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The World Food Safety Day, celebrated every year on 7 June, reaches its sixth edition in 2024, gaining relevance worldwide. Its main goal is to draw attention to and inspire actions to help prevent, detect, and manage foodborne risks, contributing to food safety, human health, economic prosperity, agriculture, access to markets, tourism, and sustainable development. Food safety incidents can range from minor events to major international crises, such as a power cut at home, food poisoning in a local restaurant, a voluntary withdrawal of contaminated products by a manufacturer, or an outbreak originating in imported products or a natural disaster.

According to a recent analysis by the Intergovernmental Authority on Development (IGAD) and its partners, an estimated 25 million people in the region are food insecure with the most impacted persons coming from cross-border areas in the region. This implies that these people are living without reliable access to adequate quantities of affordable, nutritious, and safe food. It is on this basis that the FAO Sub-regional Office for Eastern Africa (FAO-SFE) is supporting efforts to improve food safety as an important determinant of intraregional food trade activities and food security dynamics.

Further, FAO-SFE recognises that apart from increasing food security assurance, improving national food safety control and Codex coordinating systems in the region and harmonising them will protect the health of people from foodborne illnesses and promote intra-regional food trade. The need for strengthening national and regional food safety is clearly stated also in the African Continental Free Trade Area (AfCFTA) initiative as one of the ways to boost intra-African trade in agricultural commodities and services and, thereby, improve the situation of food security and nutrition in the region.

It is imperative to assure food safety along the food chain, including all farms and households regardless of whether the food will be consumed by its producer or not. The assurance is provided through the application of measures from farm to household level to control food for the presence of foodborne hazards. A hazard is a biological, chemical, or physical agent in, or condition of, food with the potential to cause an adverse health effect. The measures are integrated into good agricultural practices, good animal husbandry practices, good manufacturing practices, good hygiene practices, and relevant legislation (policies, laws, regulations, and standards).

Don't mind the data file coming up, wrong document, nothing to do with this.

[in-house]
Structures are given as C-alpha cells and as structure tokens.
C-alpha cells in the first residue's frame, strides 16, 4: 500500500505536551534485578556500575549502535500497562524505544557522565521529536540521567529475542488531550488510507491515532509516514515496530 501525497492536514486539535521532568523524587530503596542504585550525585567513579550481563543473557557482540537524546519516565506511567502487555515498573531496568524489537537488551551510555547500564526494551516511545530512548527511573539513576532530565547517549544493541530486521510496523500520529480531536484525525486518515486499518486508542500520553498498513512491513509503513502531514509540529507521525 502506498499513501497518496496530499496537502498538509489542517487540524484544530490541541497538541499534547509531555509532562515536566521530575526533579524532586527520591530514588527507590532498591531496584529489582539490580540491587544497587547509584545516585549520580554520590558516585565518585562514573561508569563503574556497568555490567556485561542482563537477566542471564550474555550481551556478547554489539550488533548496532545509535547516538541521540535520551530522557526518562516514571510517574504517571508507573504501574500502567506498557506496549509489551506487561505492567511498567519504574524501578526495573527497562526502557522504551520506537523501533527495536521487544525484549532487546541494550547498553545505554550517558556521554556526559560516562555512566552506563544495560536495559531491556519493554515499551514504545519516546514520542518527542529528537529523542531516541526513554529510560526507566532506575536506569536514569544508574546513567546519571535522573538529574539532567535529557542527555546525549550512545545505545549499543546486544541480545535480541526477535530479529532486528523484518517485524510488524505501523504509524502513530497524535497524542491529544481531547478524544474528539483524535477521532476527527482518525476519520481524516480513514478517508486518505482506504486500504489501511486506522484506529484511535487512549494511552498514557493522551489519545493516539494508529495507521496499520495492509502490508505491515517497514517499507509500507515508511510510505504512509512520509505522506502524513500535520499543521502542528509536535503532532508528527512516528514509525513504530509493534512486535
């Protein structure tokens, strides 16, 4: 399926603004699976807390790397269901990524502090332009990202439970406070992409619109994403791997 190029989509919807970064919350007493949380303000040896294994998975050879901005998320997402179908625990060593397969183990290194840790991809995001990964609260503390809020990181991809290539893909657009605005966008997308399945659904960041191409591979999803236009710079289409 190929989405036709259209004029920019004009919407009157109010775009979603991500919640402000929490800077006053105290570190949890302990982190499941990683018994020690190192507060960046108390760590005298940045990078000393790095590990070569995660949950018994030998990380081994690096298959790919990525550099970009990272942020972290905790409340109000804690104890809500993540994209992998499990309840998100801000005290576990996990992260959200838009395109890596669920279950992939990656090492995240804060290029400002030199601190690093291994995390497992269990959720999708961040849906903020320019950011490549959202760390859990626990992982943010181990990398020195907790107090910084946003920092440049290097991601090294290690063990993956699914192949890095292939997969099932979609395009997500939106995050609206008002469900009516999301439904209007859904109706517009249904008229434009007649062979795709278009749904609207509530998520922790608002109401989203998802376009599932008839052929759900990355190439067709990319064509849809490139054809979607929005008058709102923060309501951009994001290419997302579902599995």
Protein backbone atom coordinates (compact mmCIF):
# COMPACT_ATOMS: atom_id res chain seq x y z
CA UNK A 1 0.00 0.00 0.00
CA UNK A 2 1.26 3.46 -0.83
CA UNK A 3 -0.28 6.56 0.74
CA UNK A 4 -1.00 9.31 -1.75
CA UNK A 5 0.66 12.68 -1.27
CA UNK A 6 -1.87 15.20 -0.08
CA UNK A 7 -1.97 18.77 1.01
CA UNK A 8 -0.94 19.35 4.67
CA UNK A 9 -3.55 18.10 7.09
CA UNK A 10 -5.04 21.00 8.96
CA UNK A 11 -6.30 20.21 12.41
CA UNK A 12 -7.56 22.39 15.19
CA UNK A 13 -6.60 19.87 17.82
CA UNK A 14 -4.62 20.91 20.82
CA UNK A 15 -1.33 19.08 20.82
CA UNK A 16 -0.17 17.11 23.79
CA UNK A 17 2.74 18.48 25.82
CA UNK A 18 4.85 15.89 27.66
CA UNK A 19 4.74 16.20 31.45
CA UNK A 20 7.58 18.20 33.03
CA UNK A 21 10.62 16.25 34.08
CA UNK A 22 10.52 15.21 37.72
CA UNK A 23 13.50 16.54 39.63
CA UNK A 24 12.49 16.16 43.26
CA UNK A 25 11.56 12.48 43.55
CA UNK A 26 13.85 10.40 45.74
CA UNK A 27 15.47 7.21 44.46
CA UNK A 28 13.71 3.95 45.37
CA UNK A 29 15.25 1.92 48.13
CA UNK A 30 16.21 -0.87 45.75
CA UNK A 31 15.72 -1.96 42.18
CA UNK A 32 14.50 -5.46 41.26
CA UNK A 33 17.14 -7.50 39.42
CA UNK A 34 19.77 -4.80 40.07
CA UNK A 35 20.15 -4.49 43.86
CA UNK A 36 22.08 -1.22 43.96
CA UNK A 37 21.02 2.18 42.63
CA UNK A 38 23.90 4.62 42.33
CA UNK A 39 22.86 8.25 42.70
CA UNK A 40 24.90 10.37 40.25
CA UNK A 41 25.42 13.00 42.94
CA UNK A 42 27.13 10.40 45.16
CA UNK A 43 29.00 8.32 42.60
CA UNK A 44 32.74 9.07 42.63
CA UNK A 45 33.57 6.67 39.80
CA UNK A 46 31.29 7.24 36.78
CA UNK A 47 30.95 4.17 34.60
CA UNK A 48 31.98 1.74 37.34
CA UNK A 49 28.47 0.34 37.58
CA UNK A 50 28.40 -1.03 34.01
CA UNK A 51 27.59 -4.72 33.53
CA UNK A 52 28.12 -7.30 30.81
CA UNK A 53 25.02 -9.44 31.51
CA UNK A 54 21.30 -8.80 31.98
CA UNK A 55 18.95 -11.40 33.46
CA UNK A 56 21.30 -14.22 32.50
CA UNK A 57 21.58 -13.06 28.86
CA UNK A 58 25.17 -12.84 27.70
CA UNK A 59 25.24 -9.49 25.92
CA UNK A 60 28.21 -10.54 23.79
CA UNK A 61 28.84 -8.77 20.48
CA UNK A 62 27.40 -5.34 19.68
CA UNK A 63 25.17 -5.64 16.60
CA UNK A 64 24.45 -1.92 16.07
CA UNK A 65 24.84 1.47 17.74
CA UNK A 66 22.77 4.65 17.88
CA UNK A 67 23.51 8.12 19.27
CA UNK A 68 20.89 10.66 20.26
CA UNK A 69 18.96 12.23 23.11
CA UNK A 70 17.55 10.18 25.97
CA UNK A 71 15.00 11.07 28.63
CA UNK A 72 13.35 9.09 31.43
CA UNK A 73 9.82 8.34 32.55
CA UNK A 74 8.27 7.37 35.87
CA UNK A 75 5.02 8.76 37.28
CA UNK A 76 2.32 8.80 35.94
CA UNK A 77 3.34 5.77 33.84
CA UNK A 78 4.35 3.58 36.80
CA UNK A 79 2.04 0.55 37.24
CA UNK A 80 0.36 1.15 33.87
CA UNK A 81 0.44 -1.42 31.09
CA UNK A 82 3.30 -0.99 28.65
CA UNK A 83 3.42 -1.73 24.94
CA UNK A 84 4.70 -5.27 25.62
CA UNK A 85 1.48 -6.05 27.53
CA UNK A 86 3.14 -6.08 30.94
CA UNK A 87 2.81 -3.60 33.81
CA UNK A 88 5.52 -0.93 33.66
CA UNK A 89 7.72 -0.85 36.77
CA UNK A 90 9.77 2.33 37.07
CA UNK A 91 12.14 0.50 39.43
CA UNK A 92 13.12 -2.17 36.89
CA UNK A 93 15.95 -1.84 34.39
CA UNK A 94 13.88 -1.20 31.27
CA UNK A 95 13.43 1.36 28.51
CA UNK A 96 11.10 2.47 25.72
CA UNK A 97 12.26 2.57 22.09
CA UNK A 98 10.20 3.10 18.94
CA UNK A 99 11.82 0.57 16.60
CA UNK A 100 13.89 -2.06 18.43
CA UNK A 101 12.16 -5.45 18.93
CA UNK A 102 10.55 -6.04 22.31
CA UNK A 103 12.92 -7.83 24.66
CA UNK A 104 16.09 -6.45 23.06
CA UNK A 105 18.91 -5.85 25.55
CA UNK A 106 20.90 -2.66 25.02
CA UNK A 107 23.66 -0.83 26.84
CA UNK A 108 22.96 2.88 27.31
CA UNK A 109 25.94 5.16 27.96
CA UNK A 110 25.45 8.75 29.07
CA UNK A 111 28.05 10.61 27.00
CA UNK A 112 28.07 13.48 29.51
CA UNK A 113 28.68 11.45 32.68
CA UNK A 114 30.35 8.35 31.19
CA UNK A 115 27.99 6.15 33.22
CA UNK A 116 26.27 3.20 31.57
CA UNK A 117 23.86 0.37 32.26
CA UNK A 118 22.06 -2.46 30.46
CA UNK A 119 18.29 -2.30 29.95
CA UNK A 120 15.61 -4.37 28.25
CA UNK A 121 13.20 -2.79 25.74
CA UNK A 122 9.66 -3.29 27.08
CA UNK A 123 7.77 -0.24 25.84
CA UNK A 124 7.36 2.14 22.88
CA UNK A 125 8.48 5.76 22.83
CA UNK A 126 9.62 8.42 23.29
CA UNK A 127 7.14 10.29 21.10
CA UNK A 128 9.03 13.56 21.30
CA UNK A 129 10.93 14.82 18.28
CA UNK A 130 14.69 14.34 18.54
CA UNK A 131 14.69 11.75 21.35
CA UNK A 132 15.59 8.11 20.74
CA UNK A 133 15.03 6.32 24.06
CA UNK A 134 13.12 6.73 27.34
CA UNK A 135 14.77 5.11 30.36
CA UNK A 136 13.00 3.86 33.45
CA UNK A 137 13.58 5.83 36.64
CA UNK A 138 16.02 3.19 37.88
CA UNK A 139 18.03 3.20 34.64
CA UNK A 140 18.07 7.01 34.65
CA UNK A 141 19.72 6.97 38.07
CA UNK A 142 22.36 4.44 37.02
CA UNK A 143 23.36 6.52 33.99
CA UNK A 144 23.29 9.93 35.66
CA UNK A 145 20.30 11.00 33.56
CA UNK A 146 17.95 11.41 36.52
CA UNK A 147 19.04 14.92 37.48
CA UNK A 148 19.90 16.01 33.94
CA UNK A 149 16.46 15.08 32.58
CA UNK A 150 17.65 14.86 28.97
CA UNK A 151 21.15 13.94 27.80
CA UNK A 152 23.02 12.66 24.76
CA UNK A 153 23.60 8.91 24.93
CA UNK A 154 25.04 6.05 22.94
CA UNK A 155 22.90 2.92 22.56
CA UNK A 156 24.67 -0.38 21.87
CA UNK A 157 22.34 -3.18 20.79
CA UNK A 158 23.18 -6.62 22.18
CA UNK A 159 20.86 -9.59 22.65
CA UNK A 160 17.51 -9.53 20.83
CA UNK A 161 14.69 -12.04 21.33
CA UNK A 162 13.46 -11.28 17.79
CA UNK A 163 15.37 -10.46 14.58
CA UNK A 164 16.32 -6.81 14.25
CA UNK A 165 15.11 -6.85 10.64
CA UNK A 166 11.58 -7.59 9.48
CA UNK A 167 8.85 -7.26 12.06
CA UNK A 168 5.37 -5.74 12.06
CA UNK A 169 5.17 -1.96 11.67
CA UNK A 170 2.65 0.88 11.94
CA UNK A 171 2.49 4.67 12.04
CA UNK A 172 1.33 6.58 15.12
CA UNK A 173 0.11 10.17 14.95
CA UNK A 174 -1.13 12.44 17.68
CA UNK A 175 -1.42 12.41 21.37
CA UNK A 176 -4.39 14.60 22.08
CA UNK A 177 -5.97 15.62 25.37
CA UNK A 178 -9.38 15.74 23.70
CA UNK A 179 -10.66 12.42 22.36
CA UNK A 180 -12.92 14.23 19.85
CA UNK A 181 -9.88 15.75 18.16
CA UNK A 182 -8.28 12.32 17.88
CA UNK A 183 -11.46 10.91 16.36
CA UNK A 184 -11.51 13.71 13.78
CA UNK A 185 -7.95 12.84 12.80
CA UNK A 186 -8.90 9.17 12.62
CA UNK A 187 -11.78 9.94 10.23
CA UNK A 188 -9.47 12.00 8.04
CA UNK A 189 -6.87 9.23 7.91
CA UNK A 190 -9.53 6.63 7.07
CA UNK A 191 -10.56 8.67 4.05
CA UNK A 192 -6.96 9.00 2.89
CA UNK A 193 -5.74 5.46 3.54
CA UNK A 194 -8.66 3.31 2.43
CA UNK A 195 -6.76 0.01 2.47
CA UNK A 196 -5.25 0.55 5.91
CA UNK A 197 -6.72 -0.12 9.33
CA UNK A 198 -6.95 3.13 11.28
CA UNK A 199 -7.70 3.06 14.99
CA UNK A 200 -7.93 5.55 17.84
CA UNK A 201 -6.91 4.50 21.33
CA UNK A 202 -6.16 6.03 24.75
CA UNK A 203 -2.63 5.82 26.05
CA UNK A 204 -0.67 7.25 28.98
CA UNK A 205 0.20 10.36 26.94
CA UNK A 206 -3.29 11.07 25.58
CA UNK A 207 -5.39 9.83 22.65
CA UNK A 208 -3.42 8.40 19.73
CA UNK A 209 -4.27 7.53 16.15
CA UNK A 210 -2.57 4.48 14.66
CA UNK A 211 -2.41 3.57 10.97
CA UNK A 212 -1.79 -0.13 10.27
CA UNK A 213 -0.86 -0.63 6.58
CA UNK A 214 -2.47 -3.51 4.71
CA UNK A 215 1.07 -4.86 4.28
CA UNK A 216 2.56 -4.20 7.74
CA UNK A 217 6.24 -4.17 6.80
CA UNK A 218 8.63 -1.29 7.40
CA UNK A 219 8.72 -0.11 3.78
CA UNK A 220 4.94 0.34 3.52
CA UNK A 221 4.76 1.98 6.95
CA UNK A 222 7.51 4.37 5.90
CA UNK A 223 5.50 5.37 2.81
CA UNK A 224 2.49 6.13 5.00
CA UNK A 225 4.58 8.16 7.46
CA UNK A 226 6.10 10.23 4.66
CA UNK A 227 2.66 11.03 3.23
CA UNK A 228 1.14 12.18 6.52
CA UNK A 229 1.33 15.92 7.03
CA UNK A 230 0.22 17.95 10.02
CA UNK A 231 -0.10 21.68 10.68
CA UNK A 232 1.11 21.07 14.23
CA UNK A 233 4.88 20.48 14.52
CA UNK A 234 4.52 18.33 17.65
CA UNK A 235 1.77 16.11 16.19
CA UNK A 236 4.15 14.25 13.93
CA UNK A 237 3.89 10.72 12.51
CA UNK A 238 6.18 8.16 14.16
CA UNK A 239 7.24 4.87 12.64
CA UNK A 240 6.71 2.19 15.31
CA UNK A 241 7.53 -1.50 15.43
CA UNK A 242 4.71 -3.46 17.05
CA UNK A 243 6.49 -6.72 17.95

It is in this context that FAO-SFE, in partnership with IGAD, is providing (among other things) technical support to countries in the sub-region in identifying food safety and control-related gaps at policy, strategy, legal, institutional, and technical levels to better inform subsequent interventions and investments in such areas. A recent assessment of the food safety-related policy, regulatory, and institutional environment of IGAD member countries recommended the development of an IGAD-level regional food safety strategy to: (1) provide a comprehensive and unified framework for member states to improve their respective food safety-related policy, regulatory, and institutional environment, and (2) facilitate the harmonisation of food safety-related standards, practices, and procedures among member states so that food safety-related barriers to regional (and continental) food trade are addressed. 

The IGAD Food Safety Strategy was developed and endorsed to address the weaknesses identified by the assessment of the food safety-related policy, regulatory, and institutional environment of IGAD member countries. Given the multi-sectoral nature of food safety measures, the strategy recommended that efforts to improve food safety services in our region should be coordinated across sectors, with the roles and responsibilities of each sector/actor along the food chain prescribed in a food safety policy or strategy. Thus, each country should adopt and implement a food safety policy, strategy, or legislation.

IGAD is committed to ensuring that all people in its member states and the wider region always have physical, social, and economic access to sufficient, safe, and nutritious food to meet their dietary needs and preferences for an active and healthy life. By providing a platform for high-level dialogues, enhancing technical cooperation, building stronger capacities, and fostering partnerships and international collaboration, IGAD will continue to play a key role in implementing the proposed IGAD Food Safety Strategy.

Article by: Mohyeldeen Eltohami Taha Hamed (PhD)

Head of   Agriculture & Food Security Unit, IGAD

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